Sununu backs effort to shut down psychiatric unit at state prisonBy DAVE SOLOMON
New Hampshire Union Leader
September 17. 2018 9:28PM
CONCORD — Gov. Chris Sununu says he supports efforts to close the Secure Psychiatric Unit at the state prison in Concord and move patients suffering from mental illness to a more therapeutic setting.
The governor’s comments came after a Monday morning event at the State House to launch a student-led campaign to raise awareness of mental health issues in schools.
Sununu was asked about a recent “request for information” put out by the Department of Health and Human Services earlier this month, regarding “construction and/or operation of a forensic hospital.” The Department of Corrections is also involved in the request.
“We’ve always said that’s a key priority for us,” said Sununu. “We have to find out what is best, whether it’s building a whole new unit or transferring those who are in the SPU into a better facility. Whatever it is, the state has to do something. This is one of those issues that has gone on long enough.”
New Hampshire is one of a handful of states that has no forensic hospital for mentally ill people who become involved in the criminal justice system, or those who have committed no crime but are deemed a danger to themselves and others.
For years they’ve been housed in a unit at the state prison which state officials maintain functions like a unit at the state psychiatric hospital, but with better security. Inmates of the unit in the state prison say they are treated like prisoners, not patients.
“We’re very supportive of whatever actions Health and Human Services is currently taking to make sure we’re moving the ball forward and getting to a viable solution to present to the legislature in short order,” said Sununu. “It’s something we’ve been talking about since day one.”
The request for information posted to the DHHS website on Sept. 4 comes after years of pressure on the state to address the situation.
Legislation was filed in the last session to have the SPU accredited as a psychiatric hospital, but that was downgraded to the less-stringent requirements for accreditation as a behavioral health facility. Several recent cases involving SPU residents have garnered widespread publicity and triggered actions in federal court.
Andrew Butler, 21, of Hollis was committed to the state prison unit last fall, though he wasn’t charged with any crime. In late April, he filed a petition in federal court arguing the practice is unconstitutional and that he had been subject to cruel and unusual punishment. He was released from the SPU and returned home in late June.
Beatrice Coulter and Wanda Duryea have waged a tireless campaign for the past two years to highlight conditions at the unit and press for change, through a group called Advocates for Ethical Mental Health Treatment.
In a Sept. 15 op-ed, they applauded the recent moves by DHHS, writing, “This is a beginning for sure. There are mounting writs of habeas corpus in federal court, unflattering media attention and a plethora of civil rights and constitutional violations around the Secure Psychiatric Unit. This will begin to address a number of those issues.”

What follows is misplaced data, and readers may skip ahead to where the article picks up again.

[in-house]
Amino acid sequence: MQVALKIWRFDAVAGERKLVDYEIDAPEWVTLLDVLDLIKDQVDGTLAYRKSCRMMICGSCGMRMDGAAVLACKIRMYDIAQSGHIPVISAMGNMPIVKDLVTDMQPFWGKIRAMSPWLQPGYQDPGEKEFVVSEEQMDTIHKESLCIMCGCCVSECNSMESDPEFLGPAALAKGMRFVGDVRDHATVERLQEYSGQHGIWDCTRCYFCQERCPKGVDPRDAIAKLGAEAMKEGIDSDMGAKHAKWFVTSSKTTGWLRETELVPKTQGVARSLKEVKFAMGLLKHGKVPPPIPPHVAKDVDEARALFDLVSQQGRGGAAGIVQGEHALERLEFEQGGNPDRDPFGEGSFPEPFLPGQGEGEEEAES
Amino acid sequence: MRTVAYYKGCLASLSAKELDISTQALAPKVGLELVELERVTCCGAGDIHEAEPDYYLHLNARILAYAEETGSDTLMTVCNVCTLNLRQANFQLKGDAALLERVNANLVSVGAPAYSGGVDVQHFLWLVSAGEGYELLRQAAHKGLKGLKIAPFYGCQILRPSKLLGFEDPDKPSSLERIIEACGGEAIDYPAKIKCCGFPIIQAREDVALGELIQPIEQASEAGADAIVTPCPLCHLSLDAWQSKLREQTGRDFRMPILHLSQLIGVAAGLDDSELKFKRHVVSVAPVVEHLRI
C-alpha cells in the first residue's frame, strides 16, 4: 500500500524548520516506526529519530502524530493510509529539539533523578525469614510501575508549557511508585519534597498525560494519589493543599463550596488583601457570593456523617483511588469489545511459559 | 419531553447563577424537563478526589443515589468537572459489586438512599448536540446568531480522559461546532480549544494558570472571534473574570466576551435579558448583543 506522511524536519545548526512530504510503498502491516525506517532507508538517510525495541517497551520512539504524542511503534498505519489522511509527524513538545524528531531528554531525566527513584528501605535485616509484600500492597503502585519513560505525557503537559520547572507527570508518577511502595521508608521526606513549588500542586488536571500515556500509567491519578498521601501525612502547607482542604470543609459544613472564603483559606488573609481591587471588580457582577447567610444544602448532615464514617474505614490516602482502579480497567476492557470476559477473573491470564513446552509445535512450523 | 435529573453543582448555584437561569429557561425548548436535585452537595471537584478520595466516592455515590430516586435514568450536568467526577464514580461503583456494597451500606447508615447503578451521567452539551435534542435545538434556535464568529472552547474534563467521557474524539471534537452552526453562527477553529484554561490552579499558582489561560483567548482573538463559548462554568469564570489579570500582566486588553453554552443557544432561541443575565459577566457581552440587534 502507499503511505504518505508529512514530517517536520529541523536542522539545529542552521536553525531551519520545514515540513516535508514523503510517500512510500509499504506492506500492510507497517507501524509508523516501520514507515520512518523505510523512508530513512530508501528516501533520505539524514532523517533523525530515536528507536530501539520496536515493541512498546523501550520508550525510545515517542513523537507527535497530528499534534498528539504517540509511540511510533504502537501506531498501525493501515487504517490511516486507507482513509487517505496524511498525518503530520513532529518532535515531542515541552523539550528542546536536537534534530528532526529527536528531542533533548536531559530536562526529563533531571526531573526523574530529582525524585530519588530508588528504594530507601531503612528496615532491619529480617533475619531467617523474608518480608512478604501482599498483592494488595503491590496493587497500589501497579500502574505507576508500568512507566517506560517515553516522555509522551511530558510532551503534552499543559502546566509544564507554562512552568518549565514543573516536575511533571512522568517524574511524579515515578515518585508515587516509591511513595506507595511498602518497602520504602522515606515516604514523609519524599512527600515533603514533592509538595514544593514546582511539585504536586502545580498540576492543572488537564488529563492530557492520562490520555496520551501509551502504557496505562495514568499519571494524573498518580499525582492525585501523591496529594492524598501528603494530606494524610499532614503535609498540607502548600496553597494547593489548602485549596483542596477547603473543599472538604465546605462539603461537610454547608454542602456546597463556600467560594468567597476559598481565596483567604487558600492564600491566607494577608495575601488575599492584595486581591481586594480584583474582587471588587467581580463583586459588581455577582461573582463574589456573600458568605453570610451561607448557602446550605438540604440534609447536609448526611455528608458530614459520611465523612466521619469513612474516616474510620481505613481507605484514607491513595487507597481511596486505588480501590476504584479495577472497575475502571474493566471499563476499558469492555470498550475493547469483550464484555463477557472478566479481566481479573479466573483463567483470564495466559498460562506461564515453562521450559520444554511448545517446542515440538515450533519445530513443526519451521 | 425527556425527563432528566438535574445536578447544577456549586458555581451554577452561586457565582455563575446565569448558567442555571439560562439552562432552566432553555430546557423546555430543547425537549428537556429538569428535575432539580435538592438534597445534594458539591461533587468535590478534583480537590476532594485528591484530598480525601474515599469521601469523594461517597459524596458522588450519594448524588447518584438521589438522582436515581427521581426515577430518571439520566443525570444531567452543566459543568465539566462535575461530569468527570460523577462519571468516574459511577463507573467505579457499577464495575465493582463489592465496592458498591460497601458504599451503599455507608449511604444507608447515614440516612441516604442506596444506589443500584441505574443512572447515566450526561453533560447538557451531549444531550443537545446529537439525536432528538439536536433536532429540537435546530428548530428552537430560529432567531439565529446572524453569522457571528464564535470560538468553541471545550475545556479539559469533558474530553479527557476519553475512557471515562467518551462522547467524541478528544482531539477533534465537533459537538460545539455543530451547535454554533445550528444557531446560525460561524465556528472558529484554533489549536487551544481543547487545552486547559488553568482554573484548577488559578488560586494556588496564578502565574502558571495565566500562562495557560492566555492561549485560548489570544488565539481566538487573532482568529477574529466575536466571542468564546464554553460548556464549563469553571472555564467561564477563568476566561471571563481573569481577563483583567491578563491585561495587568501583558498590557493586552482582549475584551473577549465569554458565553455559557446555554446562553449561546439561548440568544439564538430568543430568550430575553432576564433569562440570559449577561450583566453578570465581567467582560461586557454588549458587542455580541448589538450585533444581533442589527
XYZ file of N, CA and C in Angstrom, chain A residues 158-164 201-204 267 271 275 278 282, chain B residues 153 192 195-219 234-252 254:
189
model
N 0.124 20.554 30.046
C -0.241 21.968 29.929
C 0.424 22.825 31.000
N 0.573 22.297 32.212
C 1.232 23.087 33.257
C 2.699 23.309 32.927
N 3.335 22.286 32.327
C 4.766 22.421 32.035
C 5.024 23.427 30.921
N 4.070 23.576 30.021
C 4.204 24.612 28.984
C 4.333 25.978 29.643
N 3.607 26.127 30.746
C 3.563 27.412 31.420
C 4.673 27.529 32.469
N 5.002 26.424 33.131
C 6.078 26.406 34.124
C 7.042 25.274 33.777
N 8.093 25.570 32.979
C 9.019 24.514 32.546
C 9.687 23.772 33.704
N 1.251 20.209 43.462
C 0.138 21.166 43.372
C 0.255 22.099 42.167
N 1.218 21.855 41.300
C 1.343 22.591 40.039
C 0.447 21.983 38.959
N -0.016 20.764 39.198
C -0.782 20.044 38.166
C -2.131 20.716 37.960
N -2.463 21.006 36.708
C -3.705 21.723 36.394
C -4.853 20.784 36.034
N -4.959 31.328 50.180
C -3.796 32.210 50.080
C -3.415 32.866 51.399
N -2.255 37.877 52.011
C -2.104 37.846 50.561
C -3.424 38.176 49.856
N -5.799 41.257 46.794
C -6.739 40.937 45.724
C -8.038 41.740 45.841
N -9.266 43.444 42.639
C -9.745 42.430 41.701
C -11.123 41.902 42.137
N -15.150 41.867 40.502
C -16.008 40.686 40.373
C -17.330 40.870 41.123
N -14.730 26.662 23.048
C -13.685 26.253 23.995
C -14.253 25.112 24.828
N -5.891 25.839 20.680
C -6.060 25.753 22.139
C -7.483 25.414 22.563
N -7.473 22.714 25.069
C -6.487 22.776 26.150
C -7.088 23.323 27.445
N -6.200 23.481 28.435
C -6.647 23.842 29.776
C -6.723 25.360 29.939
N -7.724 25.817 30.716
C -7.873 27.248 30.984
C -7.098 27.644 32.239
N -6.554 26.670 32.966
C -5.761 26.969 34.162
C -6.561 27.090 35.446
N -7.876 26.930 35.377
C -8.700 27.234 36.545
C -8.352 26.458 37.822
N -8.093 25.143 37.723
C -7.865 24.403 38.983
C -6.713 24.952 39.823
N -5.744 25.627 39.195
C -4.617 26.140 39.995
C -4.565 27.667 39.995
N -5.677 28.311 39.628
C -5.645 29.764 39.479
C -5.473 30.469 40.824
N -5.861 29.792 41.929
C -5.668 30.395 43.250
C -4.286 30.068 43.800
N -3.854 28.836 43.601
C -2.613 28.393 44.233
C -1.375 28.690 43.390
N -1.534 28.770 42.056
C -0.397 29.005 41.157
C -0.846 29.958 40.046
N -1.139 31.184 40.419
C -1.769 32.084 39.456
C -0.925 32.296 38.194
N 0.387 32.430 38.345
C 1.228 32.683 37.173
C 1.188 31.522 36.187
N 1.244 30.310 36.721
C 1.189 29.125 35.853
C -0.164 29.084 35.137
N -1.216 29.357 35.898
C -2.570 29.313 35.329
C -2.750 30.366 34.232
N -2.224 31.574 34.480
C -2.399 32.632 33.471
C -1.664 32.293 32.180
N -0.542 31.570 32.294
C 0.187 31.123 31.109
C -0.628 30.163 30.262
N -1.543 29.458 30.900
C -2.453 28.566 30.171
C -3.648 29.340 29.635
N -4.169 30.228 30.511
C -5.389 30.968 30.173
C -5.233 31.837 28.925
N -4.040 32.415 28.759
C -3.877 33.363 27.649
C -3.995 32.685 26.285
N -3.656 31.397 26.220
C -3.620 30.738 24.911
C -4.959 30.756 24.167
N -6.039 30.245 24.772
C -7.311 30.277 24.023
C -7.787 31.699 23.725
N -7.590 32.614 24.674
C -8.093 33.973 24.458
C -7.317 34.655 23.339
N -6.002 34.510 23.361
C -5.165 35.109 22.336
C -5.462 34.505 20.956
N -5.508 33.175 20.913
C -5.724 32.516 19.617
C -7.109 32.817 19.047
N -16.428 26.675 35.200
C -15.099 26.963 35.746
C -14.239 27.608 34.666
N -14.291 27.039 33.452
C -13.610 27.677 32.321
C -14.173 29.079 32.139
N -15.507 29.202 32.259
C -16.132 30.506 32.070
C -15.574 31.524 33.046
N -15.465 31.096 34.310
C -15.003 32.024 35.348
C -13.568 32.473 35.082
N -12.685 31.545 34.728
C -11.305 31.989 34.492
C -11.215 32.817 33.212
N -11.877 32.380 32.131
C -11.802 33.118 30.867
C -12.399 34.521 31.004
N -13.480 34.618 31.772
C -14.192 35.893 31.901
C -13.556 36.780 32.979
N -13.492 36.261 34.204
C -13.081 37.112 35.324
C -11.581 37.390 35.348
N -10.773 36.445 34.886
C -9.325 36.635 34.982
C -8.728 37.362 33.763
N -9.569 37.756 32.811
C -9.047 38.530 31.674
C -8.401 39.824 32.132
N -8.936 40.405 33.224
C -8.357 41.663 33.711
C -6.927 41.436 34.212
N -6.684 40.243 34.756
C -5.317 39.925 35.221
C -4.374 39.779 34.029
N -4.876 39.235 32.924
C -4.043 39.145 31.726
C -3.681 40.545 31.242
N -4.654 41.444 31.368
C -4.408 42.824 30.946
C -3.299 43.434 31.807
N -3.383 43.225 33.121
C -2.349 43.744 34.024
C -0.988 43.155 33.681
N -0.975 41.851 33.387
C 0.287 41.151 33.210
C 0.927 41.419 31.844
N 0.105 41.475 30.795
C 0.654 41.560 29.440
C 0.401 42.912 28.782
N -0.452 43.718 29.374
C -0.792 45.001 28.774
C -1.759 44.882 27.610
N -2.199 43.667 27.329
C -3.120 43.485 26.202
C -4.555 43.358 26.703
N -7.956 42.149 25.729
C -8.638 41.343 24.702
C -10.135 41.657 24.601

When asked if he planned to include funding for a new forensic hospital or unit at the state hospital in his next budget, if re-elected, Sununu said, “I hope so.”
“I think what we are trying to determine now is the ballpark of what that cost would be and what it would look like,” he said. “Assuming we can get there in the next couple of months, I don’t see why we wouldn’t be talking about it as part of the next budget.”
According to the pitch to potential vendors on the DHHS website, the proposed facility would accommodate approximately 100 individuals, with separate units for men and women.
It would serve individuals now being held at the SPU, certain units of New Hampshire Hospital and the Laconia Designated Receiving Facility (LDRF), formerly the Laconia State School.
The proposed facility would be constructed and operated in accordance with accreditation requirements for acute psychiatric hospitals.
“The population served would include, but not be limited to, those not guilty by reason of insanity; those incompetent to stand trial; committed patients that have engaged in dangerous behaviors that cause them to be a threat to themselves or others; forensic patients that are diagnosed with developmental disability; and all others who would benefit from a comprehensive forensic program,” according to DHHS.
The state is looking for experts that will help decide whether it should build and operate a new facility, renovate an existing one or build an addition.
There is also the question of whether the state should operate the new forensic hospital or hire an outside contractor to staff and run the facility.
“The state is considering all available solutions that would ensure the wellbeing of the patient population,” according to the request for information, with a deadline for submissions of Oct. 5.
The request for information does not commit the state to publish a formal request for proposals or award a contact.
A spokesman for Democratic gubernatorial candidate Molly Kelly says she supports the initiative as well.
“Molly believes that people facing mental health challenges should not be treated like criminals,” said Chris Moyer. “She supports finding better ways to ensure they receive the treatment they need, including by building a new mental health facility.”